Ashlyn Shell is just like any other three year old girl. She loves to sing, dance and play with her sisters. She also loves Disney movies - her favorite being Moana.
And it certainly shows because her door is covered with pictures of the Disney heroine. The toddler also has a doll she sings along with and holds close while watching the movie inside her room.
But Ashlyn’s room is not like that of most other 3-year-olds. It is full of wires and tubes and machines that monitor her and her blood. That's because Ashley has sickle cell anemia and is currently staying in the Children’s Hospital at the Medical University of South Carolina.
Sickle cell anemia is a form of anemia that is inherited, passed down to children by parents who both carry the trait. The chances of a child contracting sickle cell anemia, if both parents carry the trait, is one in four, accoring to Ashlyn's mom Kia Shell.
While the sickle-cell trait is most common in African-Americans, it can affect people of any race, and that's why Shell urges everyone to get tested.
“This day and time everyone should be tested to see if they carry the trait,” she said.
While most blood cells are round, flexible, and able to move freely throughout the body, sickle cell causes blood cells to form in the shape of crescent moons. The cells also become rigid, sticky and block blood and oxygen flow throughout the body.
The Shell family was living in Spartanburg, South Carolina when Ashlyn was born in May 2016. Since her birth, she's dealt with numerous health challenges, including initial issues with an abnormal body temperature, forcing medical hands to remove her from the delivery room and place her in a separate warmer room, Shell said.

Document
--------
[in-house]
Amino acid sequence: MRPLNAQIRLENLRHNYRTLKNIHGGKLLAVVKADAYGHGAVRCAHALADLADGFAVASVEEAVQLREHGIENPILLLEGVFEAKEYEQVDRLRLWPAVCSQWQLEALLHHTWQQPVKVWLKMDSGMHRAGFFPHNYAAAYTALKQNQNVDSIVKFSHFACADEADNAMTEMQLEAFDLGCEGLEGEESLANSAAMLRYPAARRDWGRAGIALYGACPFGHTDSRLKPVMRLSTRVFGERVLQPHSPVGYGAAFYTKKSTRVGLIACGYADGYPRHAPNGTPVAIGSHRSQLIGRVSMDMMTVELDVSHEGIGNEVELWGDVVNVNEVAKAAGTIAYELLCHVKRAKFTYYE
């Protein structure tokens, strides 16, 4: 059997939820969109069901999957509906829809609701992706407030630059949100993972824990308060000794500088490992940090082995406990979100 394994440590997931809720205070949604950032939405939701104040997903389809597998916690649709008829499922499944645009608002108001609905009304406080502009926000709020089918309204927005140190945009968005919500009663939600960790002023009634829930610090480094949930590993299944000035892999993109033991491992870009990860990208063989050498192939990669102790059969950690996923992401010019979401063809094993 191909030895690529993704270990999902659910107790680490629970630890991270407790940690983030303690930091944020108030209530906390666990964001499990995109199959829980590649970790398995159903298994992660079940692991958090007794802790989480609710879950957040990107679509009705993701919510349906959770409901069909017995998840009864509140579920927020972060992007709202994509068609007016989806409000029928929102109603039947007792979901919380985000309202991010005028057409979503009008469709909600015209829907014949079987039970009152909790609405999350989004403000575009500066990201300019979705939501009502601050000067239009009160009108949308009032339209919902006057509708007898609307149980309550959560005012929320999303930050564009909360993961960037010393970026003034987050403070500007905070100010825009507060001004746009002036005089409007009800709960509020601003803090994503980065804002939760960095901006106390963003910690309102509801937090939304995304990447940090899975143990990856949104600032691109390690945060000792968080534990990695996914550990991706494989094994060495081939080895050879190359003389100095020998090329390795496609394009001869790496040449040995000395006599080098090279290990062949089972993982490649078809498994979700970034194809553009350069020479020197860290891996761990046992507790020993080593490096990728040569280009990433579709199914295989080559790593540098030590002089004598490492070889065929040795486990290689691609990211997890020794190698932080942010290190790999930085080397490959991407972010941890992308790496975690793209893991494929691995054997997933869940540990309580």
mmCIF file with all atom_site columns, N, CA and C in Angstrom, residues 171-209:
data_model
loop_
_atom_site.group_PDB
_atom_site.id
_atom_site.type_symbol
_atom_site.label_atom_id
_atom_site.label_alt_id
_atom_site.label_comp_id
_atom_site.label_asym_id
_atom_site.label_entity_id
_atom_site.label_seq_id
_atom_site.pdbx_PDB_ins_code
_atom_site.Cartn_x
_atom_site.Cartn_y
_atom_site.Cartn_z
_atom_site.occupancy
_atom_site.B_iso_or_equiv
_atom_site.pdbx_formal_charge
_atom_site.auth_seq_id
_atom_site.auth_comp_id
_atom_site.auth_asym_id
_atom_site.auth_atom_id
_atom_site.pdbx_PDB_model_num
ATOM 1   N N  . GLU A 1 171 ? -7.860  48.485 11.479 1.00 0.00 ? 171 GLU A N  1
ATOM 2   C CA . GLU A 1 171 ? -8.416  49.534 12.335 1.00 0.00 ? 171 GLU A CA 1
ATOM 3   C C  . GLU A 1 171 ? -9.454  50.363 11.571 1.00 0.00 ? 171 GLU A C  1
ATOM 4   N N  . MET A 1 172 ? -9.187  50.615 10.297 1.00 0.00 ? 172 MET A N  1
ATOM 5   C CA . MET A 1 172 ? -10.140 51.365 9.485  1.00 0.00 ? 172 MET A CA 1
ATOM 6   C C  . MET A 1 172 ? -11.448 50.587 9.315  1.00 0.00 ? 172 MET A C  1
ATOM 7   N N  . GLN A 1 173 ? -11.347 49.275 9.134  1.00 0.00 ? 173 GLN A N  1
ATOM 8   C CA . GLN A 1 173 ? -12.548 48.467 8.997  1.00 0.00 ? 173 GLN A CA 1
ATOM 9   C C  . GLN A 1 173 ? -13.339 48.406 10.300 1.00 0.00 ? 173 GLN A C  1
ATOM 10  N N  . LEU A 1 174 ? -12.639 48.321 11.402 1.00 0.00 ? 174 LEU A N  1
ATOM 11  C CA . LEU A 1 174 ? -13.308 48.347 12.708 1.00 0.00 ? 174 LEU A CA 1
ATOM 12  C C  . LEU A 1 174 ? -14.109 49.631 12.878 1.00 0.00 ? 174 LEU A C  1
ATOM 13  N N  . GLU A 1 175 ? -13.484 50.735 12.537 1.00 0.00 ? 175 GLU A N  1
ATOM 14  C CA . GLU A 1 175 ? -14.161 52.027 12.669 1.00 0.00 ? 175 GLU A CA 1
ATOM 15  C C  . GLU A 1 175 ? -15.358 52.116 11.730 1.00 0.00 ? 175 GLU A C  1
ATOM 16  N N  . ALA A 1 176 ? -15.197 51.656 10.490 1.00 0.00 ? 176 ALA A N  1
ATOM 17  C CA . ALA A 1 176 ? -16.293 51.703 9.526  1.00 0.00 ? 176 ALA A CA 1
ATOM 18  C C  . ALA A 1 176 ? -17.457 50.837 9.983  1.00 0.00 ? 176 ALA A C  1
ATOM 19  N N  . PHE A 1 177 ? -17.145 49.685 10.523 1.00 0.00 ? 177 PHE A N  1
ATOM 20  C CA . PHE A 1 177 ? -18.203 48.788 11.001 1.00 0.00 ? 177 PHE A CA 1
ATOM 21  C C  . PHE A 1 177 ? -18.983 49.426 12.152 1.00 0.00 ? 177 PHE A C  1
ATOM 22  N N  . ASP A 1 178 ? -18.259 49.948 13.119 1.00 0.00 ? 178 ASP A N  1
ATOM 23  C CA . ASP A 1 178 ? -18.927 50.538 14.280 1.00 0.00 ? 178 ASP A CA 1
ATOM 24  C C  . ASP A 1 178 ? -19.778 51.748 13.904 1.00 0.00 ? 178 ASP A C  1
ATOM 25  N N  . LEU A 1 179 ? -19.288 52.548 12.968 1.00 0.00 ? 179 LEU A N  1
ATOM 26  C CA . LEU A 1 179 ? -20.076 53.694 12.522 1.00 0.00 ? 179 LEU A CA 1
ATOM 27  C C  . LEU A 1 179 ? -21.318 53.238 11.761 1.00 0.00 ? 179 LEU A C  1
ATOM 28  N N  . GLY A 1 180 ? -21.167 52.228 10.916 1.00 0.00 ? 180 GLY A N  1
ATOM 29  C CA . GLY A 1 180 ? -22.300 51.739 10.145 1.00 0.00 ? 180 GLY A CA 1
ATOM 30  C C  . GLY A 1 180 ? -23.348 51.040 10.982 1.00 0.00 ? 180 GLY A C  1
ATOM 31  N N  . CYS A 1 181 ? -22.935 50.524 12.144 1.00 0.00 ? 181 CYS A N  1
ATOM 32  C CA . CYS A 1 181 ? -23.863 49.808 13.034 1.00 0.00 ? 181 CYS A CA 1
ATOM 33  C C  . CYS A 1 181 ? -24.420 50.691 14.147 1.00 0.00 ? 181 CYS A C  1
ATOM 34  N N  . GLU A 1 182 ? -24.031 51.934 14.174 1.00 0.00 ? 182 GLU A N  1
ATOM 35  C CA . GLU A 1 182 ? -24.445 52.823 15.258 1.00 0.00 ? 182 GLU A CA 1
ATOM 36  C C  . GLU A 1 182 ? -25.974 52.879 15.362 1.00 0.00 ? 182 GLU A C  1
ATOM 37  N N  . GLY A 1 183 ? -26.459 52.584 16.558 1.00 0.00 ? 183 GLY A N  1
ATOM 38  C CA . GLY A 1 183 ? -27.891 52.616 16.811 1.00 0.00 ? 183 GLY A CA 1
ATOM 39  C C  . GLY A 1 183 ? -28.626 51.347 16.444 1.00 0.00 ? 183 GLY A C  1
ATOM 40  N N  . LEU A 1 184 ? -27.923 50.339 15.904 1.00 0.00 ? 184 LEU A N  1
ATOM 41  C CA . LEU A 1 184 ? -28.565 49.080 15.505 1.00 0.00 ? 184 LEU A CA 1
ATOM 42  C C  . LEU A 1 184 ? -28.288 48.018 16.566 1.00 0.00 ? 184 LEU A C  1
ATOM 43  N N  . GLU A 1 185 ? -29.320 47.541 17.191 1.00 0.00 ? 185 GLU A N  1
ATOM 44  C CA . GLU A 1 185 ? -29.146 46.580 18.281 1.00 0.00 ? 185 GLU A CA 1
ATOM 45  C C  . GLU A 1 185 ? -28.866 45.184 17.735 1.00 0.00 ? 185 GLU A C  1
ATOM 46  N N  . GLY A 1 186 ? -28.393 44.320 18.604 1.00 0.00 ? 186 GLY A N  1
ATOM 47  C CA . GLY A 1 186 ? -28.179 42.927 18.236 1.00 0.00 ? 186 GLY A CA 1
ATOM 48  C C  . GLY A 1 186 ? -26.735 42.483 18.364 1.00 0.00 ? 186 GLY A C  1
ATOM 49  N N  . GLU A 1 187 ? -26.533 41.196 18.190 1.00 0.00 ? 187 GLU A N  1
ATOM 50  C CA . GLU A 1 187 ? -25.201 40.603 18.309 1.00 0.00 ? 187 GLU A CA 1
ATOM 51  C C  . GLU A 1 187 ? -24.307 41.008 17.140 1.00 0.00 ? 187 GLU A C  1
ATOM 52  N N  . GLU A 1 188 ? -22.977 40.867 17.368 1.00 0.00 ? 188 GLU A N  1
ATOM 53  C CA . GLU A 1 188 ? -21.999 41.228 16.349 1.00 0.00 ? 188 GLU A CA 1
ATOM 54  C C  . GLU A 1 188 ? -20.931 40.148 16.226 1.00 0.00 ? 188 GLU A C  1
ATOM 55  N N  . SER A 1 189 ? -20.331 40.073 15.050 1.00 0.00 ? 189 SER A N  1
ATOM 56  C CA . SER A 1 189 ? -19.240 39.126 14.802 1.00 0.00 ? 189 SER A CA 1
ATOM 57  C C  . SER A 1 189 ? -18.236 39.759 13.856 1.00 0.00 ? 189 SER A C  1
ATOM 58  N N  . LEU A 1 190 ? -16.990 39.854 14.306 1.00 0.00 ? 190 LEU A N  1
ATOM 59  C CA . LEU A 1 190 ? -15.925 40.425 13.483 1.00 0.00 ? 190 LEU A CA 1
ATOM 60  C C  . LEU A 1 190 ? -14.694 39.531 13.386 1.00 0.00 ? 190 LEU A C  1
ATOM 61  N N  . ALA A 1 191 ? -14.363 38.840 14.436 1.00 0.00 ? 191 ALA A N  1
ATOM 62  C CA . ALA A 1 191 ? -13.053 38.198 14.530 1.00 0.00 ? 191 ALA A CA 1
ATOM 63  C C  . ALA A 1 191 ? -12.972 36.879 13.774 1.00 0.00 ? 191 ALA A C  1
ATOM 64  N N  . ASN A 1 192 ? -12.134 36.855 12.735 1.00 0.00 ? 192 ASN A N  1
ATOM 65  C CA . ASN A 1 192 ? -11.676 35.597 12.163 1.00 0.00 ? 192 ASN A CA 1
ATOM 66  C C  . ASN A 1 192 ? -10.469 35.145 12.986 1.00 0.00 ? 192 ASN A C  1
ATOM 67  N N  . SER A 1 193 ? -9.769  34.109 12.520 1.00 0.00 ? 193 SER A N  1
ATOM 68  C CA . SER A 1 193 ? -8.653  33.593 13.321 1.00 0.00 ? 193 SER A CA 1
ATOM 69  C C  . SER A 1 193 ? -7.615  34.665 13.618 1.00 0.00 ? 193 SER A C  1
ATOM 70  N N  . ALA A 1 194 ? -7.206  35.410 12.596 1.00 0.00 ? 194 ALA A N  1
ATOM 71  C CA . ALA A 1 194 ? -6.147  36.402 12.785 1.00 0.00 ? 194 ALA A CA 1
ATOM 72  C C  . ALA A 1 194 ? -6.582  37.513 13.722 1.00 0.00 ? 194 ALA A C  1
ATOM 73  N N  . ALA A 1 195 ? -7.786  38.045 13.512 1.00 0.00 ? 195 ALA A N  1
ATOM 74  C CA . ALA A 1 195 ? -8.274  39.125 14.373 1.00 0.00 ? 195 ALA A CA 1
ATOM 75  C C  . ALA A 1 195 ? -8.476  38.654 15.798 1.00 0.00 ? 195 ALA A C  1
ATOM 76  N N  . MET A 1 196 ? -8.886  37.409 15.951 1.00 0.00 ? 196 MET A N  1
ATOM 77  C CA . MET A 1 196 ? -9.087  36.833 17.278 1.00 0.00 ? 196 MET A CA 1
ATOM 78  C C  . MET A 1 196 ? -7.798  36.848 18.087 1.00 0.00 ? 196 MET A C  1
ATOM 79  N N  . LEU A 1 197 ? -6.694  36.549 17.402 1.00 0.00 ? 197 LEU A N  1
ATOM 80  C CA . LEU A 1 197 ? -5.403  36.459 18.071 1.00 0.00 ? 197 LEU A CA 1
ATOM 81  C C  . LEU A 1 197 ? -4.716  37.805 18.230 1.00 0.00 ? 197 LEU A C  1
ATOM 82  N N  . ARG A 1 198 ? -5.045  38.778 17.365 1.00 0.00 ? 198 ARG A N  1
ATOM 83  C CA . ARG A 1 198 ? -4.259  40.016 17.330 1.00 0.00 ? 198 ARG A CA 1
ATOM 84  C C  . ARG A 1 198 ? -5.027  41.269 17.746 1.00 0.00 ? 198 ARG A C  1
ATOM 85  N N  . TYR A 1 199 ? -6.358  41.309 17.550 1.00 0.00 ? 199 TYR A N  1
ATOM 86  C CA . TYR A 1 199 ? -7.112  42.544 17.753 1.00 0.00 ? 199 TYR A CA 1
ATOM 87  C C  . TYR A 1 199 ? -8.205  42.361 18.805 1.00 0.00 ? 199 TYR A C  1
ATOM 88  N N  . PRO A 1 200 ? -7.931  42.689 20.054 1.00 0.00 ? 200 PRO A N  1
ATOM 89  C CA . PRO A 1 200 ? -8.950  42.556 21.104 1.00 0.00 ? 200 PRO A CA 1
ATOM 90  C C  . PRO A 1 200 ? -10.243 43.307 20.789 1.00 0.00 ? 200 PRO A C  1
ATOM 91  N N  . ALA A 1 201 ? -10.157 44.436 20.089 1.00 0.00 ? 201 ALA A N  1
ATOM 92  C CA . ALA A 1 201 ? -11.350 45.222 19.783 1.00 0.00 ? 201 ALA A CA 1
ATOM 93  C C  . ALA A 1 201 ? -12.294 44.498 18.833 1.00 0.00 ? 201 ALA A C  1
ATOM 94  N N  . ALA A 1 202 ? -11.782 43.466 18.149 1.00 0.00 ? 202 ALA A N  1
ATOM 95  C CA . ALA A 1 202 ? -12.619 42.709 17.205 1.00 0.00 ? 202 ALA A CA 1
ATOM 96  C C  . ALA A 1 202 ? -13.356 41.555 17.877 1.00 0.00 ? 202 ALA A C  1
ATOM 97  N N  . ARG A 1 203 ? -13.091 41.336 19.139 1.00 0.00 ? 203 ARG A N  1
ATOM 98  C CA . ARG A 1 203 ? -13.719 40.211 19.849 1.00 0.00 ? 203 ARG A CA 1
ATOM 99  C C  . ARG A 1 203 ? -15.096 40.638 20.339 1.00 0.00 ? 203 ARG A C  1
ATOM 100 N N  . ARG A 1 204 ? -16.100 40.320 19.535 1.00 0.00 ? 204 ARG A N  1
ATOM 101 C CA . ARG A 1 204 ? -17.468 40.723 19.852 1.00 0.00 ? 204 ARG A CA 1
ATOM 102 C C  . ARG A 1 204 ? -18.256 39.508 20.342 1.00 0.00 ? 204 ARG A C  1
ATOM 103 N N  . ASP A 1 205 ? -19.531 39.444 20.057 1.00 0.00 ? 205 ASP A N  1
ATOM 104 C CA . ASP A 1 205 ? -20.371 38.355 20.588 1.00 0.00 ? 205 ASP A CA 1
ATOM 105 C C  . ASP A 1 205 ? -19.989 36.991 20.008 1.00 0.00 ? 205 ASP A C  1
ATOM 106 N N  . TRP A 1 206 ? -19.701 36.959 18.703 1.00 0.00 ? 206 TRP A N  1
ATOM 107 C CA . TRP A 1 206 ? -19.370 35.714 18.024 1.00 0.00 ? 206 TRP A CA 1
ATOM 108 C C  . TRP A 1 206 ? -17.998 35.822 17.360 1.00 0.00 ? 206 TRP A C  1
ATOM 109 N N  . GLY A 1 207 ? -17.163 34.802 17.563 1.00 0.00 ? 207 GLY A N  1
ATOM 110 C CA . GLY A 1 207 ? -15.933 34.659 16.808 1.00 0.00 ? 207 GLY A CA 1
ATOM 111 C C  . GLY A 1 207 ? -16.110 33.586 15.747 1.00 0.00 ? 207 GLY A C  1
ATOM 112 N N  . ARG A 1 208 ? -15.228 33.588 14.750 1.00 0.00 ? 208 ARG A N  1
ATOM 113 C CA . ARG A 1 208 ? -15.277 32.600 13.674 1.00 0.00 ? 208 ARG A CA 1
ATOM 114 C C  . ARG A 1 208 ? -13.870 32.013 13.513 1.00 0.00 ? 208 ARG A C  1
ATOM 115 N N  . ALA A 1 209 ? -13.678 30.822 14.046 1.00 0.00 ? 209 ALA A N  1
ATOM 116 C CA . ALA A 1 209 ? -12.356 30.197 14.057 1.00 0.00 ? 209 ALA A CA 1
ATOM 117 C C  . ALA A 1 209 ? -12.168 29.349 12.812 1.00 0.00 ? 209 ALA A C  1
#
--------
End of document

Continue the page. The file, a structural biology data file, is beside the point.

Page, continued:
One month later, Ashlyn was diagnosed with sickle cell anemia. At first she she received treatment at the Greenville Health System, but after learning about the better care options available at MUSC, the family uprooted to Ridgeville to be closer to the Charleston-based hospital.
Shell, a Cross native, said that MUSC is the leading hospital for treating sickle cell anemia and was shocked that the hospital had a center dedicated strictly to the disease.
“When I found out there was a sickle cell center, I was in awe,” she said.
According to Shell, it's difficult to see her daughter in pain - the disease causing it to often come in waves.
“One day she can be a normal three-year-old, and the next day she can be crying and screaming in pain,” Shell said.
Ashlyn's treatment at MUSC commenced in April. She's since faced two surgeries, chemotherapy and red-cell exchanges. Shell explained that the process was difficult for the close-knit family, always looking out for one another. It was physically and mentally draining because of little sleep and frequent traveling between Charleston and Ridgeville, about 30 minutes from MUSC.
Shell specifically spoke about the difficulty of watching Ashlyn's body breakdown from the inside. Sickle cell anemia causes daily damage to organs, and Ashlyn was born without a functioning spleen, which also weakens her immune system. It's been especially hard on her two other daughters.